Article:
DESCRIPTION: Achenes = 4-7mm, narrowly turbinate, 5-7mm long becoming tightly wedged in the narrow hypanthiums. Inside, a small dry, indehiscent fruit with single locale and a single seed. Each achene contains a single seed with a membranous coat, thin endosperm, and long cotyledons.

Shrub: Cliffrose is a many-branched shrub that grows up to 8 feet tall. In some excellent growing locations the shrubs can reach up to 20 feet high. In older shrubs, the bark splits into long, fine segments. Leaves are tiny, 1/8- to 5/8 inches long, and are mostly 5-lobed. The leaves are covered with tiny, glandular-dotted hairs that are sticky to the touch.

Range: Cliffrose shrubs are most often found between 3,500 and 8,000 feet in the Rocks, Southwest, and Great Basin regions and into Mexico. Cliffrose grows in pinyon-juniper woodlands and shrublands, often in dry rocky soils. Flowering Cliffrose blooms from midspring until summer, and then if summer rains are plentiful, the plants may bloom again in the late summer.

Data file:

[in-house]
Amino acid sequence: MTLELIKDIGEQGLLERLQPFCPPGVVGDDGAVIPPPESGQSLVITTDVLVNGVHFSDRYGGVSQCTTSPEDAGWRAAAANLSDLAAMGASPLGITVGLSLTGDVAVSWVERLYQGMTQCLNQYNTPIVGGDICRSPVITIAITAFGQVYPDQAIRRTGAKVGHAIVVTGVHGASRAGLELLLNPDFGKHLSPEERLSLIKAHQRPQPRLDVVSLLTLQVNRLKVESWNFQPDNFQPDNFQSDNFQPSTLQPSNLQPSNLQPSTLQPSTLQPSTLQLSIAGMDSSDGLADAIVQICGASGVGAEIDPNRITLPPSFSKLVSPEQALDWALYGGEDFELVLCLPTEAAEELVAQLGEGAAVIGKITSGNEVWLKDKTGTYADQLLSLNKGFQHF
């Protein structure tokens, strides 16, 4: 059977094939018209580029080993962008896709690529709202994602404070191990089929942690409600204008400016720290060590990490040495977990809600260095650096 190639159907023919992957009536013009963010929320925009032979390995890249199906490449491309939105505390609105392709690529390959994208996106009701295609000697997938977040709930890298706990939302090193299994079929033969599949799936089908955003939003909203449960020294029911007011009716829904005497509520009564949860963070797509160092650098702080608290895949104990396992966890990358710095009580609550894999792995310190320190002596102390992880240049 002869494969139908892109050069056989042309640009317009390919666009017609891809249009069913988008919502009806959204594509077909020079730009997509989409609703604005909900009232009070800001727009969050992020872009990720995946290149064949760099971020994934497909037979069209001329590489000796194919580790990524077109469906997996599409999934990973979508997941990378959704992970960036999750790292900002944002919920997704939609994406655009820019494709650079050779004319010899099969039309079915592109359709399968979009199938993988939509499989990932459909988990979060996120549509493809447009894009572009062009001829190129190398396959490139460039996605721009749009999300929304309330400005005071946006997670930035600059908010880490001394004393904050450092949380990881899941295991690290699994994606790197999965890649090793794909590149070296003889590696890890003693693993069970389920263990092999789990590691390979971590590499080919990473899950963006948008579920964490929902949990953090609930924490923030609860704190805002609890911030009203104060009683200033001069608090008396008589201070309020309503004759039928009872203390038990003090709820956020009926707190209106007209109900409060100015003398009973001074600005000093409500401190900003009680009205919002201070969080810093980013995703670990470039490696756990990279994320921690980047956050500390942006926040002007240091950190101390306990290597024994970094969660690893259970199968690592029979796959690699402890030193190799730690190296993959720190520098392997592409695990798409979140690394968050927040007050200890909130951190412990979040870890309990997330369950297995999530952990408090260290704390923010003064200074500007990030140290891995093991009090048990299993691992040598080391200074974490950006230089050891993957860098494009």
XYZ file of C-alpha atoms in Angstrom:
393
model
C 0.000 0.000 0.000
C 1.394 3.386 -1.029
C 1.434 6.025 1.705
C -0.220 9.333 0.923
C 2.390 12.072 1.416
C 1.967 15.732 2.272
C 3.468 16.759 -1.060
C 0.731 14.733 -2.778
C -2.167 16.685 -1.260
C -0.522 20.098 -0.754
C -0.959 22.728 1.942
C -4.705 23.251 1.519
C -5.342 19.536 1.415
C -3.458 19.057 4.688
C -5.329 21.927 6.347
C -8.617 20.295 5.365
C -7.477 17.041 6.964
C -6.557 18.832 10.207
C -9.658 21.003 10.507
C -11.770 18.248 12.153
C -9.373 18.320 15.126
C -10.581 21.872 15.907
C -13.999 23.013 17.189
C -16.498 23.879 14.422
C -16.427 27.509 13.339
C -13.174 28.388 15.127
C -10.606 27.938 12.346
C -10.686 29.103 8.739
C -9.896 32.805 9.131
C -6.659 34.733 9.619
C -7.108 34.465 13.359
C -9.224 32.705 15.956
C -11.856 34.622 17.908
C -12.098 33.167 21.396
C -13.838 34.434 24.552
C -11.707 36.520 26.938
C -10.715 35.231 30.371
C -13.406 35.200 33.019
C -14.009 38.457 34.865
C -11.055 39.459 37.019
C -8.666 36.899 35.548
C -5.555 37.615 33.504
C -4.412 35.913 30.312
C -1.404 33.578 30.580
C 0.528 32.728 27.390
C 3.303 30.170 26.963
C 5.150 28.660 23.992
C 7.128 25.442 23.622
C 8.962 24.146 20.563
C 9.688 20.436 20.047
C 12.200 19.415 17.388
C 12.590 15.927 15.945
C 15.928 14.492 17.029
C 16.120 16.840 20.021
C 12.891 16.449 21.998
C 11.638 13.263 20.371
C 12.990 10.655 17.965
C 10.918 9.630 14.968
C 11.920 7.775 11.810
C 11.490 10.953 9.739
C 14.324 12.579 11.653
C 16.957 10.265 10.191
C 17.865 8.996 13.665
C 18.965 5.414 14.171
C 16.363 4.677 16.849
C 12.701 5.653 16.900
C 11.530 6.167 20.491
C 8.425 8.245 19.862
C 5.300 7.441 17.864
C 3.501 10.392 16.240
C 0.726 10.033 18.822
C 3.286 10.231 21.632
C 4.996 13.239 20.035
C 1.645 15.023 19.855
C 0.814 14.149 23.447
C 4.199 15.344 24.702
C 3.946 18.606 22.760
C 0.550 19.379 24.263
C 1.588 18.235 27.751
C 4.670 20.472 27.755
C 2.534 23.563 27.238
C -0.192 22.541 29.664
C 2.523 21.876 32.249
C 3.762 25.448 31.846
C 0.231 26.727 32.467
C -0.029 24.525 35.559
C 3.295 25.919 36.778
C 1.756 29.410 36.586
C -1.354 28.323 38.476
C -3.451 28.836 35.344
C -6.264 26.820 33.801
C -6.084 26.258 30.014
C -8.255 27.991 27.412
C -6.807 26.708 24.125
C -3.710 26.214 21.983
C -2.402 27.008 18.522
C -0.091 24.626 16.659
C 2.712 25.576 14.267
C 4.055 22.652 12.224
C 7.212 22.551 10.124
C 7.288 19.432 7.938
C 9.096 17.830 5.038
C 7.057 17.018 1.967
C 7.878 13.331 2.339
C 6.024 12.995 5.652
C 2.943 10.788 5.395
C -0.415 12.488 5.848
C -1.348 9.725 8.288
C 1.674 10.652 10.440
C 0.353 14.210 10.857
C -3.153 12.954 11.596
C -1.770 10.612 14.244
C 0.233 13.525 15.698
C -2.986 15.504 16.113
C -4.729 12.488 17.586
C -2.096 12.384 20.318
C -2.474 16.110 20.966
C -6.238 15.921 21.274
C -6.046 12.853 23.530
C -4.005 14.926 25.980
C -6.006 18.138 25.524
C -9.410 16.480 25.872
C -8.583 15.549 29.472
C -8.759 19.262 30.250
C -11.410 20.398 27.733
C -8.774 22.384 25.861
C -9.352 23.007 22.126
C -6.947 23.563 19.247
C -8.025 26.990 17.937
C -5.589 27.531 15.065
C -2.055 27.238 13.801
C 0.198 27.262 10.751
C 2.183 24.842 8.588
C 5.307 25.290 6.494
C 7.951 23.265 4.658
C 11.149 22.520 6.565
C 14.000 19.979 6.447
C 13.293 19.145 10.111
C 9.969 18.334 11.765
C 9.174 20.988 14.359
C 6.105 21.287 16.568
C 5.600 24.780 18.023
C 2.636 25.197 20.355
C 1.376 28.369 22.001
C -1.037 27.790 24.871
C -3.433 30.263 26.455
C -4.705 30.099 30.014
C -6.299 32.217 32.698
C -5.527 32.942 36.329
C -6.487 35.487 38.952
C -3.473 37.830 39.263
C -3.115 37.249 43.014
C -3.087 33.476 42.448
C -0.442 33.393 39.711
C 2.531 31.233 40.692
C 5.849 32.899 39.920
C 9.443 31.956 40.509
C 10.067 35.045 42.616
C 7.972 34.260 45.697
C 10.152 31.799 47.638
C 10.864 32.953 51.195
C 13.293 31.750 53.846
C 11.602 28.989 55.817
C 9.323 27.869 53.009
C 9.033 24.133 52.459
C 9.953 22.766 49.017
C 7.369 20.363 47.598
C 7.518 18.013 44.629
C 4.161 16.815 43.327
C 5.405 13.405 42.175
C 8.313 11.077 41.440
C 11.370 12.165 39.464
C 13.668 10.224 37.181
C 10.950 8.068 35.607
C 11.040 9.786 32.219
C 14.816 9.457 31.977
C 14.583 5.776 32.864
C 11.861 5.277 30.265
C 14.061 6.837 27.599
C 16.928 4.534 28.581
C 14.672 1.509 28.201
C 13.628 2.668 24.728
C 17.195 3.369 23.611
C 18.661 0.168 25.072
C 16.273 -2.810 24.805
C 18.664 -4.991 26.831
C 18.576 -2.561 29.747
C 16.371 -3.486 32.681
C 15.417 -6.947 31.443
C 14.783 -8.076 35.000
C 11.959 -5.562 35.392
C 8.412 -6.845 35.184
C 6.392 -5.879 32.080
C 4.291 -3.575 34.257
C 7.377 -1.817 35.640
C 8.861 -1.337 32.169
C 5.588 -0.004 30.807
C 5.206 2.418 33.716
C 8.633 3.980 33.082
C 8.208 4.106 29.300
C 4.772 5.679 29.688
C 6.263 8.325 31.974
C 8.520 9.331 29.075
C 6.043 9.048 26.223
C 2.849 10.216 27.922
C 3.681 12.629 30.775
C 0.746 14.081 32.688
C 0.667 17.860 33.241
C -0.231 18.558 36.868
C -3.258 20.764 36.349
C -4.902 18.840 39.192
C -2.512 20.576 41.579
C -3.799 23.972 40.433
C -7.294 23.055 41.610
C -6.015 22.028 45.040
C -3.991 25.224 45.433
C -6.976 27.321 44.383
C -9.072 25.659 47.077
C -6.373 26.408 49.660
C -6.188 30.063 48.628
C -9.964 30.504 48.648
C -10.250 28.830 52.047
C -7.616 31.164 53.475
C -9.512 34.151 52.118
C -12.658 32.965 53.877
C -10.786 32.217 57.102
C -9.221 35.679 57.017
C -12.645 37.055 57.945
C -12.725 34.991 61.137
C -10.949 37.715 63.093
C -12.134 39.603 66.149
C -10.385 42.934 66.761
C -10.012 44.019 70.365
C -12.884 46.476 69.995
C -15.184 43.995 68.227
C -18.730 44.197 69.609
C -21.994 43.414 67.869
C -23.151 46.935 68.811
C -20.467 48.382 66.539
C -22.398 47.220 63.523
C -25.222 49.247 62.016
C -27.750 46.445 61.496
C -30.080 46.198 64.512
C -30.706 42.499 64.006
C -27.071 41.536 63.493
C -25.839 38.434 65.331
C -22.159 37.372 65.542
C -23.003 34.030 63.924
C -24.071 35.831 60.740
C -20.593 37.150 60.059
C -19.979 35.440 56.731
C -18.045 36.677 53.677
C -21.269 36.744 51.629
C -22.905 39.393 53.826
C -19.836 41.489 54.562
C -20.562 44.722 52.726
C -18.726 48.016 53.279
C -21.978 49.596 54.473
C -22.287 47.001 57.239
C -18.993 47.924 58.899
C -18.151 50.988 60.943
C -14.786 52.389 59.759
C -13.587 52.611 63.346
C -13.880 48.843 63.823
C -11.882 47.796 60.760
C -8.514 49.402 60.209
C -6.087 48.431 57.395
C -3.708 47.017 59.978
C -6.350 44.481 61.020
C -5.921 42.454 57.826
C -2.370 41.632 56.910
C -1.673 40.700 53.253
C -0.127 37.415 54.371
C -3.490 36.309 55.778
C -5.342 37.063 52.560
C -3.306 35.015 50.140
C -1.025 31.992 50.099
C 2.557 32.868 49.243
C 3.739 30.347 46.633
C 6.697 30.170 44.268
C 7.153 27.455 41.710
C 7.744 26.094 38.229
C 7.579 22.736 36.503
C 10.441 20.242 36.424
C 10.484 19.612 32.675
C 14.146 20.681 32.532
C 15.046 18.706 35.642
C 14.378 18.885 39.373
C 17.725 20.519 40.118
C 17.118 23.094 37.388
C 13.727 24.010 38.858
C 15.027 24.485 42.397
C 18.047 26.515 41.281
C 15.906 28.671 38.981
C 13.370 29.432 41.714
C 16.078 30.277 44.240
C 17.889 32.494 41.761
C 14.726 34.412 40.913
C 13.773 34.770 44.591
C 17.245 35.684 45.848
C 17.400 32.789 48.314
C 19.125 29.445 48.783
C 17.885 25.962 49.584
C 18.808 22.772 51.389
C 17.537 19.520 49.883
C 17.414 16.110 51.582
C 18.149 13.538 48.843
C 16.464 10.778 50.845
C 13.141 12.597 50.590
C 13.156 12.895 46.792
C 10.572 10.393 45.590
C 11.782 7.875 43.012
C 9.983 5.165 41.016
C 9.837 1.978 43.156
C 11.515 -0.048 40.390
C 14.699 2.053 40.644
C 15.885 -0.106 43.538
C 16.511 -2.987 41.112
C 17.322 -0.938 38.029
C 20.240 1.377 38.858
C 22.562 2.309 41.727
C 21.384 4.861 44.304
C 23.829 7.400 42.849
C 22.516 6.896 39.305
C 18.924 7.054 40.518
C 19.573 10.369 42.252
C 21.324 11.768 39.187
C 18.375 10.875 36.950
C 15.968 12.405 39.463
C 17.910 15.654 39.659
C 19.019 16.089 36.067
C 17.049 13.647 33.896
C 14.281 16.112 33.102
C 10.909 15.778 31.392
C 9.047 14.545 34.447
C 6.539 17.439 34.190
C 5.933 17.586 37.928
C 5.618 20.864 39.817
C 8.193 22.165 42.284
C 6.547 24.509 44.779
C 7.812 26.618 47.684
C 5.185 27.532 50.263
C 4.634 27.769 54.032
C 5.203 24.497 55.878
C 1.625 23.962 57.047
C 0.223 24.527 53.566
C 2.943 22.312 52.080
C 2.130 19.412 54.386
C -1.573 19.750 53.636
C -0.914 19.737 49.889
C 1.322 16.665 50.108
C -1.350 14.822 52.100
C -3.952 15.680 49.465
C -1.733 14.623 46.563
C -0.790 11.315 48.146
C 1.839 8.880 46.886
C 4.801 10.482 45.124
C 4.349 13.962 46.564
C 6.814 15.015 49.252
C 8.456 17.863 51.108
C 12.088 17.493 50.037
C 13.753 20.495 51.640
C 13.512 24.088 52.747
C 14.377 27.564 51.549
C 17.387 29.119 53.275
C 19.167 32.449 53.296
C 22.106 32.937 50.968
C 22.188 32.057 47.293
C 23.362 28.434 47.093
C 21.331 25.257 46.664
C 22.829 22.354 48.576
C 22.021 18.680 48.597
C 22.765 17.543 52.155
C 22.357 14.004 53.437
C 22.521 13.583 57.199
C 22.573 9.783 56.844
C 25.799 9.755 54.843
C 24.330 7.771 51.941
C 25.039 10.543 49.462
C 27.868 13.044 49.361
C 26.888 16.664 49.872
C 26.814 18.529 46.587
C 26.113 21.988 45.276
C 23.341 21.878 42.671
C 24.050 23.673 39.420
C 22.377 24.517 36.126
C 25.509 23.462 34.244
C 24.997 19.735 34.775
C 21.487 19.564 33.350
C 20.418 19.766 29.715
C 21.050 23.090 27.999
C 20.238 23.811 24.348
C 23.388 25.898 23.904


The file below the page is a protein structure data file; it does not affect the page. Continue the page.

Native Uses: Many native cultures used Cliffrose for a variety of purposes. The Navajo used the shredded bark for padding cradleboards and forming "pillows" for their infants. "Female" prayer sticks are made from Cliffrose wood, while "male" prayer sticks are made from mountain mahogany shrubs. The thin, straight branches were used for making arrows, and a yellow brown or tan dye was made from the leaves and stems, when mixed with pounded juniper branches. The Hopi made a tea from the leaves and twigs to induce vomiting, and as a healing agent for sores and wounds. Early inhabitants of the Four Corners region also used the shredded bark of Cliffrose to make mats and clothing; when added to yucca fibers they made cordage.



Information found @ and USDA handbook

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This page was authored by Laura Leff